Despite the polished command he showed in Erotikon, Stiller became equally noted for two other pictures of vastly different tones. The first was the atypical (for him) Herr Arnes pengar (Mister Arnes Treasure, 1919), a violent drama based on a Lagerlöf story about a woman who unknowingly falls in love with the murderer of her foster parents and gets killed because of her indecision about what to do after she discovers the truth. The picture established the ethereally haunting Mary Johnson as a star and also demonstrated Sailer’s mastery of outdoors location shooting, most memorably in a final sequence showing a long line of geometrically arranged dark figures plodding across a field of snow and ice.
If Erotikon was Stiller’s best film and Herr Arnes pengar his most unlikely, the most consequential for his career was his 1924 version ofLagerlöfs Gösta Berlingsaga (The Atonement of Gösta Berling). His major problem shooting the turgid tale of the moral descent of an unfrocked pastor was Lagerlöf, who, unhappy about earlier screen versions of her work, hovered over every word of the script, driving him to repeated threats of walking off the project. If he never got beyond the threats, it was in good part because of his Svengalilike absorption with Greta Gustafsson, a young actress he had discovered at the Royal Dramatic Theater, whose name he changed to Garbo and whom he cast prominently in the picture. Once that film was completed, he persuaded G. W Pabst to hire his Trilby for the German production of Street of Sorrow as the second female lead to Nielsen. It was while the mentor and his student were in Germany that they met Louis B. Mayer of MGM and agreed to go to Hollywood.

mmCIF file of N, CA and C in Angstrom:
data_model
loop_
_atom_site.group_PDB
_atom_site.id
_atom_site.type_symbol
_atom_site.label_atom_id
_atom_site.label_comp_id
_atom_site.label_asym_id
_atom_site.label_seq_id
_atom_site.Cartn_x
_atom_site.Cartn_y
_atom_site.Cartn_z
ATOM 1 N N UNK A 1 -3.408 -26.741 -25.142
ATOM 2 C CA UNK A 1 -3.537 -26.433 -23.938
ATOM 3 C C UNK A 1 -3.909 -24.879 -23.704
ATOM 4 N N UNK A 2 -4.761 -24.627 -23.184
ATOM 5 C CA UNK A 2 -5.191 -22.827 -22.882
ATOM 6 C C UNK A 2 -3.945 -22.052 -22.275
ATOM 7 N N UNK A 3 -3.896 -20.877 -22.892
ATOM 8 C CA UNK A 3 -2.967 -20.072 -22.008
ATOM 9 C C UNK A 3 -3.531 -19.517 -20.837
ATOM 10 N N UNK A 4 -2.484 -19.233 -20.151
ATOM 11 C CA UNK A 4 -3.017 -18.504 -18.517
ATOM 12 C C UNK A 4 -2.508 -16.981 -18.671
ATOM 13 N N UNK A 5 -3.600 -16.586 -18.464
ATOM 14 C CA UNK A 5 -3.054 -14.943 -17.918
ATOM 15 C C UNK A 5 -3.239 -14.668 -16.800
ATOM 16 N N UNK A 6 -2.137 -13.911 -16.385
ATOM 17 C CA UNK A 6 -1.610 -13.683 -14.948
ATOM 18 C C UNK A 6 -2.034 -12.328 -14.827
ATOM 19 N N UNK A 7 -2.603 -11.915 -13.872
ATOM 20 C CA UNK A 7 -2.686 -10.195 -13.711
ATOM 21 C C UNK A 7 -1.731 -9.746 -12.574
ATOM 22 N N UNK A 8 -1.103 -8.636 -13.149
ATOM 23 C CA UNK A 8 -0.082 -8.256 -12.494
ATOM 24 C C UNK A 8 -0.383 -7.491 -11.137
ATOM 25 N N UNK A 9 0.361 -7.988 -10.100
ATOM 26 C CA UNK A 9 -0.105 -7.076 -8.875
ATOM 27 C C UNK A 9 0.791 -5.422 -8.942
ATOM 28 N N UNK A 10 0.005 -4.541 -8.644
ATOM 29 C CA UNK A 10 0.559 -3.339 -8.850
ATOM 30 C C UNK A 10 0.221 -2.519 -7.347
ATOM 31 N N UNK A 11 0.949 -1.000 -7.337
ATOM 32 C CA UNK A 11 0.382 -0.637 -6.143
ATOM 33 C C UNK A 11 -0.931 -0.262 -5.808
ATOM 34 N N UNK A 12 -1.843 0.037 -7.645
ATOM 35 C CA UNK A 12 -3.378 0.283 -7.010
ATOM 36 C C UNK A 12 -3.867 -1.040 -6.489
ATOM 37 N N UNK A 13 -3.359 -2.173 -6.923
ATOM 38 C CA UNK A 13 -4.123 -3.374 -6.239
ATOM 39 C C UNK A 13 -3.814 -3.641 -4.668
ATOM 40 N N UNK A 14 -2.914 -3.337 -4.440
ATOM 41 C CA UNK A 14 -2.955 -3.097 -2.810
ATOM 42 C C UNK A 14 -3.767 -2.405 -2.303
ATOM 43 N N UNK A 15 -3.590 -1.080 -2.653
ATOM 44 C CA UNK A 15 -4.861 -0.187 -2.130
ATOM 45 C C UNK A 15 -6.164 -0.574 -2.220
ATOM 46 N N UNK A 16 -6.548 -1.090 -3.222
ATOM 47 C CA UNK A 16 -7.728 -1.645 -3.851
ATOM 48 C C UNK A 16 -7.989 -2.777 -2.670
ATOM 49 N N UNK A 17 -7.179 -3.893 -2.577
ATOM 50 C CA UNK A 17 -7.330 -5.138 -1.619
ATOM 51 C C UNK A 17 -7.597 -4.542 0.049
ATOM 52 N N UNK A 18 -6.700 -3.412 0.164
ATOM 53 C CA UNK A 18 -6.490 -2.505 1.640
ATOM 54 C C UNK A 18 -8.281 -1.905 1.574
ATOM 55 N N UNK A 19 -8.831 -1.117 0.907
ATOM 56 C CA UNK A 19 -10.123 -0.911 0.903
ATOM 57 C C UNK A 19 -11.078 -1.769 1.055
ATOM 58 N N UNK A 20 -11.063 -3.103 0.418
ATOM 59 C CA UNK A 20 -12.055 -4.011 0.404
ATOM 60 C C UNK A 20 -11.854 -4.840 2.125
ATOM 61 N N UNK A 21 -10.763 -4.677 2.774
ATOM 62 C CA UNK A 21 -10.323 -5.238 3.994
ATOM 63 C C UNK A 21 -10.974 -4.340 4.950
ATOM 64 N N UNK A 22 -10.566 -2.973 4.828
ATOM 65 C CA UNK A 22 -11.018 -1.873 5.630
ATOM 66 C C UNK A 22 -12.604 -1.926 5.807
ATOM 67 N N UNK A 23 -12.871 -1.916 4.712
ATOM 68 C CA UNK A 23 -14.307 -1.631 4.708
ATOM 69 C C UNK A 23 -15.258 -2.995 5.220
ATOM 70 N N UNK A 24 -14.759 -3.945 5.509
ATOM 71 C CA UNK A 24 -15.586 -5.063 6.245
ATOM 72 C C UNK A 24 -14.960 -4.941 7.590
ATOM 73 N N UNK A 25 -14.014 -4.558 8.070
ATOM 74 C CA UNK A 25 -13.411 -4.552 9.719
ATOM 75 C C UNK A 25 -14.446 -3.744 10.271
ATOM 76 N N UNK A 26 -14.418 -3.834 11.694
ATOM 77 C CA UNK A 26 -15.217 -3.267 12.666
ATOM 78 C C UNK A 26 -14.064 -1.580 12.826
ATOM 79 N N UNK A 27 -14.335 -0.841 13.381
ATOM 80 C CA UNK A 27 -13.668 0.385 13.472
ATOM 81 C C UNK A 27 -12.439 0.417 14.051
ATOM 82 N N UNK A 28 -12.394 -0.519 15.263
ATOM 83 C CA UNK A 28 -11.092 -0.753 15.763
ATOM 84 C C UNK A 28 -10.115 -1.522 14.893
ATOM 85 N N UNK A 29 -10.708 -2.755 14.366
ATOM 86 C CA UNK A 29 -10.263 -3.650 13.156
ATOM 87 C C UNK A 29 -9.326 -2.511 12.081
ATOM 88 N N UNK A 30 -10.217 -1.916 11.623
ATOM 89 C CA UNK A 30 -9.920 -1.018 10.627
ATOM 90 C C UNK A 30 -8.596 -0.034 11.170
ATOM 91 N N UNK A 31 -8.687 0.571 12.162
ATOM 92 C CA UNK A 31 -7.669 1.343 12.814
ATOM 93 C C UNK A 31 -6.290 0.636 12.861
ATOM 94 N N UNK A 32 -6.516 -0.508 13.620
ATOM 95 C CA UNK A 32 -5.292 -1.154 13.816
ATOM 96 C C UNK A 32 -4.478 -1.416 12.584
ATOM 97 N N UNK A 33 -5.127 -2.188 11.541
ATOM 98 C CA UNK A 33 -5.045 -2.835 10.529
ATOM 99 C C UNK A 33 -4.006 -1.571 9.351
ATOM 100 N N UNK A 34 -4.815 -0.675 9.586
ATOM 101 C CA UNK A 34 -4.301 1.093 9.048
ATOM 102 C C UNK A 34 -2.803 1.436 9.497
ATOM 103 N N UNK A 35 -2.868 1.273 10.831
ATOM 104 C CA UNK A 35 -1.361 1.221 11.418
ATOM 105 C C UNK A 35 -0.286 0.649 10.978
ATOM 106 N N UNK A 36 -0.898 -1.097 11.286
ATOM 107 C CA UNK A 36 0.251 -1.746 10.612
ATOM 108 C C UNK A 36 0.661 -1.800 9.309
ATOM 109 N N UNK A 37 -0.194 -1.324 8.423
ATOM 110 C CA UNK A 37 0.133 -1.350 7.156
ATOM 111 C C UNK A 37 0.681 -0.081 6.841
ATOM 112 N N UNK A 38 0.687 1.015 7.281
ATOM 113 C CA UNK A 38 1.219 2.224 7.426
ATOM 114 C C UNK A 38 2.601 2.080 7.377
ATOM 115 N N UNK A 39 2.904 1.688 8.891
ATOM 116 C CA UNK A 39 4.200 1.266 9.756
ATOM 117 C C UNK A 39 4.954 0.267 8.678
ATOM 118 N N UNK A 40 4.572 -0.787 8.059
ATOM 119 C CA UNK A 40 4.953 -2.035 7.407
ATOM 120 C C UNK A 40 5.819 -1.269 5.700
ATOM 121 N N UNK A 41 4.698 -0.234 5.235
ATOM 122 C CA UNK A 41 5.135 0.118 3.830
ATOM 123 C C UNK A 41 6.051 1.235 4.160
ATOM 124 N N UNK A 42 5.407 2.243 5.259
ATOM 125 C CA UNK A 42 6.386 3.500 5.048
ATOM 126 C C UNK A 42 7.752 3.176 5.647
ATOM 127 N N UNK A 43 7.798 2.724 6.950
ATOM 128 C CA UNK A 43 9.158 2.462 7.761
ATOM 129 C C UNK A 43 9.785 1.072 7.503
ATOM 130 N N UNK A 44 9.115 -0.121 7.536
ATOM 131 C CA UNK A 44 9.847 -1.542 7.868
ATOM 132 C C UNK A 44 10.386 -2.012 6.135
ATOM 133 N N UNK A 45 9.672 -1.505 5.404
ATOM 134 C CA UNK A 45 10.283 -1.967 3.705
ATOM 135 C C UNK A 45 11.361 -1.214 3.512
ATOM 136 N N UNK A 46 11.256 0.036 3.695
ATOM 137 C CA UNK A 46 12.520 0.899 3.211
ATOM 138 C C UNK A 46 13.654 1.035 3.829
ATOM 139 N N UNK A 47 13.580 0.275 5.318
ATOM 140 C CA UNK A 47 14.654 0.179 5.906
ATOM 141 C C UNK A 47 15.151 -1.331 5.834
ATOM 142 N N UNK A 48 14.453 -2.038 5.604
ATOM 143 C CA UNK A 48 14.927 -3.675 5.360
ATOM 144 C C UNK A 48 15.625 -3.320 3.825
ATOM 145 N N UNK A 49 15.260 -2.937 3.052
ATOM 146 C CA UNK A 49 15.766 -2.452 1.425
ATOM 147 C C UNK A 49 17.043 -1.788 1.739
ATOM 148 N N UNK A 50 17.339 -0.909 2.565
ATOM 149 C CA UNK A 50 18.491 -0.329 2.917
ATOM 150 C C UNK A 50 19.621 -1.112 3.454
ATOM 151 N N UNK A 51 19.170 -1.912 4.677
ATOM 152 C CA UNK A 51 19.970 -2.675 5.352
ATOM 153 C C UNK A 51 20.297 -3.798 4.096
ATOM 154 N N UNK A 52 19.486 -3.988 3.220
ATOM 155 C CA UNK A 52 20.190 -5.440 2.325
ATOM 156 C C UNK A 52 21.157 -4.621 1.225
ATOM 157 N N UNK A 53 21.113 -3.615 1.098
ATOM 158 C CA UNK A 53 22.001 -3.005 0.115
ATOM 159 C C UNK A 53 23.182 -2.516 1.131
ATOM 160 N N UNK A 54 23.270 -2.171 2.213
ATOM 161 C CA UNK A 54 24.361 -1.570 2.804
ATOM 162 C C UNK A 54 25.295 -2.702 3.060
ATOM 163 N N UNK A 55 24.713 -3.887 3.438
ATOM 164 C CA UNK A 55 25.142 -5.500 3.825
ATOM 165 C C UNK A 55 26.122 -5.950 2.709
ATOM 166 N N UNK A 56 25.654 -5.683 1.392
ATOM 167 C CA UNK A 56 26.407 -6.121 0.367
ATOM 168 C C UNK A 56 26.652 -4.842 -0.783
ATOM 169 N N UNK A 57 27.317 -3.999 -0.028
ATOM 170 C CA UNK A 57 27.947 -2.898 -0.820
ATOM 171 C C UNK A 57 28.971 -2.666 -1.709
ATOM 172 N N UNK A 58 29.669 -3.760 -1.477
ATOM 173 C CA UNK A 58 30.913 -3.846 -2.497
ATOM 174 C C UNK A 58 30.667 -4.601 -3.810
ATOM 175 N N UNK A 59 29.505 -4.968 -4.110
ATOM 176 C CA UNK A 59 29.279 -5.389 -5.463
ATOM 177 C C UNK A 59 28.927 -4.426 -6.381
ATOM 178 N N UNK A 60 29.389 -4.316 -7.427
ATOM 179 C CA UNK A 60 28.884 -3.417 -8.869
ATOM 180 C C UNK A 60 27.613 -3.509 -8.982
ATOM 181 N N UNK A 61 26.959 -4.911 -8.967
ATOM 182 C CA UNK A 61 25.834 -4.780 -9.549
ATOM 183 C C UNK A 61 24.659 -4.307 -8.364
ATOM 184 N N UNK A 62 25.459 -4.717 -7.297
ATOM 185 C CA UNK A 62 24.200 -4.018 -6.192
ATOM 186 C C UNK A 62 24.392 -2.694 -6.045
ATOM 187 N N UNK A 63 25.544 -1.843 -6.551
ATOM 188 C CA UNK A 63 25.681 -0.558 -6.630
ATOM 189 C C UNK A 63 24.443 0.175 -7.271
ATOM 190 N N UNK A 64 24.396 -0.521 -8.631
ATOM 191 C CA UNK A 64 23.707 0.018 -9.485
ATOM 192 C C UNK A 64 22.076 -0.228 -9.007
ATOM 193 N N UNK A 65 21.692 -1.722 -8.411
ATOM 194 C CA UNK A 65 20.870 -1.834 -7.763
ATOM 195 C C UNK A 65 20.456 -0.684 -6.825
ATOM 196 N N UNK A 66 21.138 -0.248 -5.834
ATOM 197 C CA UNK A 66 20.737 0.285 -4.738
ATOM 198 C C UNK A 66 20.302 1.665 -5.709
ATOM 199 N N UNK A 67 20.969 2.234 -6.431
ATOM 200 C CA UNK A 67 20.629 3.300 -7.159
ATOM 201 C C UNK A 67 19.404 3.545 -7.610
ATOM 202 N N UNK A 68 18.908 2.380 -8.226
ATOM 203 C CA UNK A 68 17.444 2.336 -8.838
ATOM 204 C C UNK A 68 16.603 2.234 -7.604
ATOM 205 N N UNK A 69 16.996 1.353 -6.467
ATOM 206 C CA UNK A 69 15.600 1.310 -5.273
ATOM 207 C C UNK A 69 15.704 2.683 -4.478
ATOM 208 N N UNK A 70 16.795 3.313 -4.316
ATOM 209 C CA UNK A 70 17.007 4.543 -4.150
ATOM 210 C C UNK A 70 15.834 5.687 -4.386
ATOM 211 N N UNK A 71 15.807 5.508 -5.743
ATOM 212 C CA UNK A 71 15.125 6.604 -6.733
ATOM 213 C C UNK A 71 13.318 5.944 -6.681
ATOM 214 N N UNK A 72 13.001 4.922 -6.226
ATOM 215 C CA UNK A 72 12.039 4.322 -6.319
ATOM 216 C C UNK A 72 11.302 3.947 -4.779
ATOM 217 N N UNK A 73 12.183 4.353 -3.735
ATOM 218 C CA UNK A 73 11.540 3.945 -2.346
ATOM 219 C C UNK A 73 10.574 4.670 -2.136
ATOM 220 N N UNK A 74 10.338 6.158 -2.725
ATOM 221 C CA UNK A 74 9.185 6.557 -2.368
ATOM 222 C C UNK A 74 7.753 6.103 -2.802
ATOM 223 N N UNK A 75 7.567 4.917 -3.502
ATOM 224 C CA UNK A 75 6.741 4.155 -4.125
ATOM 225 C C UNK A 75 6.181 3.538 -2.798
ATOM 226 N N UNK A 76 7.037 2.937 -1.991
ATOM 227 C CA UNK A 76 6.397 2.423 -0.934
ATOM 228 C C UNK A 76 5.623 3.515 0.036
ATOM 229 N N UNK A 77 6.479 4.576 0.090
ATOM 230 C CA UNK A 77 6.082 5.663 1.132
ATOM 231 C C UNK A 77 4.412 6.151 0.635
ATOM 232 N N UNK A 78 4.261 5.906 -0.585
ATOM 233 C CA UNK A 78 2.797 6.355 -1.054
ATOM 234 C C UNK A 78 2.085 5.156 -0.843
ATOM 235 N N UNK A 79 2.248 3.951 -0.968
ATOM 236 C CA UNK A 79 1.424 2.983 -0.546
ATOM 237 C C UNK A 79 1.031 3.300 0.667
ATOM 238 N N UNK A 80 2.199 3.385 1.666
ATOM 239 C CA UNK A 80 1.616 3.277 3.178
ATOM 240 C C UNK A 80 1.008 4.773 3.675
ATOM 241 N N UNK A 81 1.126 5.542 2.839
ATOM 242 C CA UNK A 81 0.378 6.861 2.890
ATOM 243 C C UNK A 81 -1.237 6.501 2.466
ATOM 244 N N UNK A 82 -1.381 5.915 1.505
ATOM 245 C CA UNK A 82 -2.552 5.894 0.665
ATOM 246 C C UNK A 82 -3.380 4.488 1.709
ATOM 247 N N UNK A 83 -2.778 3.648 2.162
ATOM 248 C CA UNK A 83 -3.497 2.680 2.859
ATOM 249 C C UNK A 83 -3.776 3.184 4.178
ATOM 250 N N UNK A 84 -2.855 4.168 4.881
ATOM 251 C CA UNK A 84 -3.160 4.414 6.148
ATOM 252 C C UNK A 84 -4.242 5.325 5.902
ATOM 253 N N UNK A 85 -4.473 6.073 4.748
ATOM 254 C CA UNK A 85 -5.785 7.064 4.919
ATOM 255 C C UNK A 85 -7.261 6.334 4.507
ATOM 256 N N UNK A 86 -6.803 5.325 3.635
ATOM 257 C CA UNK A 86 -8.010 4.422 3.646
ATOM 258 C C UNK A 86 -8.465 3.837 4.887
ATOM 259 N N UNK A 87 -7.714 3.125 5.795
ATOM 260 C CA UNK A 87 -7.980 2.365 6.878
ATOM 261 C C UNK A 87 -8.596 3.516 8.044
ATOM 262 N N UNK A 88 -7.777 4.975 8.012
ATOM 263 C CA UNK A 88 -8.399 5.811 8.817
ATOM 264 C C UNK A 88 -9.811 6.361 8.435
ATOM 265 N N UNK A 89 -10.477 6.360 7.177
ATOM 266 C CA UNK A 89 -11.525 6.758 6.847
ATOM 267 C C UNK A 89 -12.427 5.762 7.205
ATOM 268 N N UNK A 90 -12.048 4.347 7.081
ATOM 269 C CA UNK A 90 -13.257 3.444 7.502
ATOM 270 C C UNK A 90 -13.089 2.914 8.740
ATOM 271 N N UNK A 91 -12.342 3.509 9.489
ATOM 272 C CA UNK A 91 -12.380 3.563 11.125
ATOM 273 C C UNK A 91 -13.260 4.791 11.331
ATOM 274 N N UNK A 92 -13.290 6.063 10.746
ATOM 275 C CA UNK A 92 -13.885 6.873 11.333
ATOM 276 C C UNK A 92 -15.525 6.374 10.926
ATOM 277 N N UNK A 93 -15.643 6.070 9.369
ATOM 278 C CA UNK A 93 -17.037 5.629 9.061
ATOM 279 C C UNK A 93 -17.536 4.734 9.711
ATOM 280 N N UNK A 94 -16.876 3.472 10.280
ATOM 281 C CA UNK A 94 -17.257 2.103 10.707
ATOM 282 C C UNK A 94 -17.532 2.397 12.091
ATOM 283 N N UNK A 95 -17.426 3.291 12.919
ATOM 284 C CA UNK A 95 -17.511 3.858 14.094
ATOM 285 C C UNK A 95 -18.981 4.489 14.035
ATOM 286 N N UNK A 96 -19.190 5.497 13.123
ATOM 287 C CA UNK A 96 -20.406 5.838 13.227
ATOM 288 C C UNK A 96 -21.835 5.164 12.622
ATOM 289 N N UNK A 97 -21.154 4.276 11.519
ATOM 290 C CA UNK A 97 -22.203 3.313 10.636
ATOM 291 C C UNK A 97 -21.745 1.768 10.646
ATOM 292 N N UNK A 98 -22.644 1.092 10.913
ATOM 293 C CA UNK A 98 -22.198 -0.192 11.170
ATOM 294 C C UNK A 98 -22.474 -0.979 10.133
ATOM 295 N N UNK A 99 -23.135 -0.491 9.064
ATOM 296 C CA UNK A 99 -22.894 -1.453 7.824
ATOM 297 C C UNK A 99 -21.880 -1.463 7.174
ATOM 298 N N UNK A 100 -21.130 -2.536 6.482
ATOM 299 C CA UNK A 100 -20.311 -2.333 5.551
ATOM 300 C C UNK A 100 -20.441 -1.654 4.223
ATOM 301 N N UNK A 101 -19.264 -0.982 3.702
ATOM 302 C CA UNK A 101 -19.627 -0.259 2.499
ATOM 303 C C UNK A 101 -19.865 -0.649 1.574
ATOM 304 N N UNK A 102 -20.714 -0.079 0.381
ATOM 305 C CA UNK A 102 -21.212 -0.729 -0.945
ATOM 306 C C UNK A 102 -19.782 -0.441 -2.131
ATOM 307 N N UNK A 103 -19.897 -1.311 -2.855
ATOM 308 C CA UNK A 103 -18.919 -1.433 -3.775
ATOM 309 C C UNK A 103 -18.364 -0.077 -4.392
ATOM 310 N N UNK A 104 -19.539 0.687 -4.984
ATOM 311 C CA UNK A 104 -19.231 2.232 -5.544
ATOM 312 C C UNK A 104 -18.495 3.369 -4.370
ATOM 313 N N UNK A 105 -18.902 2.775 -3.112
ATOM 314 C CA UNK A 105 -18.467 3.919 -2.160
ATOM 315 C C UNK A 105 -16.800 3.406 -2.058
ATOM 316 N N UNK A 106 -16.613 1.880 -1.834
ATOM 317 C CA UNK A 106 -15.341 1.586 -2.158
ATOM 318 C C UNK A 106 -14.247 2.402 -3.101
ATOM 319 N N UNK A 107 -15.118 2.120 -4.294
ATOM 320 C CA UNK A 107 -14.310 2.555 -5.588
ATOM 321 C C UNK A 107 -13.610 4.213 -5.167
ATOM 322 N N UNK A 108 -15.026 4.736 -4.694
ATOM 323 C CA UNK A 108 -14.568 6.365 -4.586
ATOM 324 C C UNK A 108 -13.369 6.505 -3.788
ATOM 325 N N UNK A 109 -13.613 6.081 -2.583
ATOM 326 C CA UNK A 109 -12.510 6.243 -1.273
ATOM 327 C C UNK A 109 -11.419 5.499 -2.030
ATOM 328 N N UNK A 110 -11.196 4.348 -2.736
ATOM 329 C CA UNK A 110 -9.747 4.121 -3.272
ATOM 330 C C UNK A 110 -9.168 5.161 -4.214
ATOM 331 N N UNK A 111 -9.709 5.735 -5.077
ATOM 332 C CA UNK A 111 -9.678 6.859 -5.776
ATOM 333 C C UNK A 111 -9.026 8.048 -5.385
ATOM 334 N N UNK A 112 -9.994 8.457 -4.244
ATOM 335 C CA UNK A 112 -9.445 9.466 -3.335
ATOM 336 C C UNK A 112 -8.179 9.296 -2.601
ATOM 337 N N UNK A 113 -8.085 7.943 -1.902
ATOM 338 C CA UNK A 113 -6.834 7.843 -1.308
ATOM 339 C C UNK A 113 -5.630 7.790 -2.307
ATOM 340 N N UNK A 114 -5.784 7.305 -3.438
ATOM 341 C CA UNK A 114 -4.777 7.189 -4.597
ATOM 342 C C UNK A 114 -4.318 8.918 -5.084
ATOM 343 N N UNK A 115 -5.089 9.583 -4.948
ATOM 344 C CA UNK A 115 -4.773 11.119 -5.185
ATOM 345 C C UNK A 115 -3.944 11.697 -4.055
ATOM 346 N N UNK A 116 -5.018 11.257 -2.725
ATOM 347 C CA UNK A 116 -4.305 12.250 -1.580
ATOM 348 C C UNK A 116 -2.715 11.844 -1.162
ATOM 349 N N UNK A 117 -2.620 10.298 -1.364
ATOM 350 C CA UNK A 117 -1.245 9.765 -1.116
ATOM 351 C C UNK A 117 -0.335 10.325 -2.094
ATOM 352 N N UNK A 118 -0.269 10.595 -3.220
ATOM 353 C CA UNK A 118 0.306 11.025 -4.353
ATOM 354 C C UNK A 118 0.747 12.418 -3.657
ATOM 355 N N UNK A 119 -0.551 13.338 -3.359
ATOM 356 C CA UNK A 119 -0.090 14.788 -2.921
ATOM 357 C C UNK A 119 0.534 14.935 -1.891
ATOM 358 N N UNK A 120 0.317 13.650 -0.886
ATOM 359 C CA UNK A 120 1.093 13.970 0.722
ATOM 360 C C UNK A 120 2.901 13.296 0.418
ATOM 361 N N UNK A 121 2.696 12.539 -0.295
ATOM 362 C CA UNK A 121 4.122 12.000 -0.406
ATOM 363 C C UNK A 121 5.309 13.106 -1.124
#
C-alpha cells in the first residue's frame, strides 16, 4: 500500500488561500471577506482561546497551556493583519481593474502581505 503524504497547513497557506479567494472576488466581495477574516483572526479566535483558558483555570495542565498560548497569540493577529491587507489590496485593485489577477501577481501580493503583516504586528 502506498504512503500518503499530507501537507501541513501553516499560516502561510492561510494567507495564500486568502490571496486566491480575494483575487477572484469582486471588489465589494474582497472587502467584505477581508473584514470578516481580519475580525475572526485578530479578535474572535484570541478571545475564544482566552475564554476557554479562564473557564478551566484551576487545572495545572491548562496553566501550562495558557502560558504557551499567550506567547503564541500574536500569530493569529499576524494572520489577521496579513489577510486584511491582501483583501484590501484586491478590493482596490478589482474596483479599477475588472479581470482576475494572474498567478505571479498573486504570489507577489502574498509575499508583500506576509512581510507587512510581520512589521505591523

Once he hadjkem under contract and in California, Mayer made a point of disparaging Soîler as excess baggage to Garbo, consigning him to the job of an assistant director for her debut film in America, The Torrent (1926). When she demanded he be made the director of her next project, The Temptress, he lasted only briefly before his loathing of Mayer got him fired. Away from MGM, Stiller turned in two respectable Pola Negri vehicles for Paramount, but when serious respiratory problems were piled atop the humiliation that had separated him from Garbo, he returned home a broken man and, after a brief return to stage directing, died at the age of 45.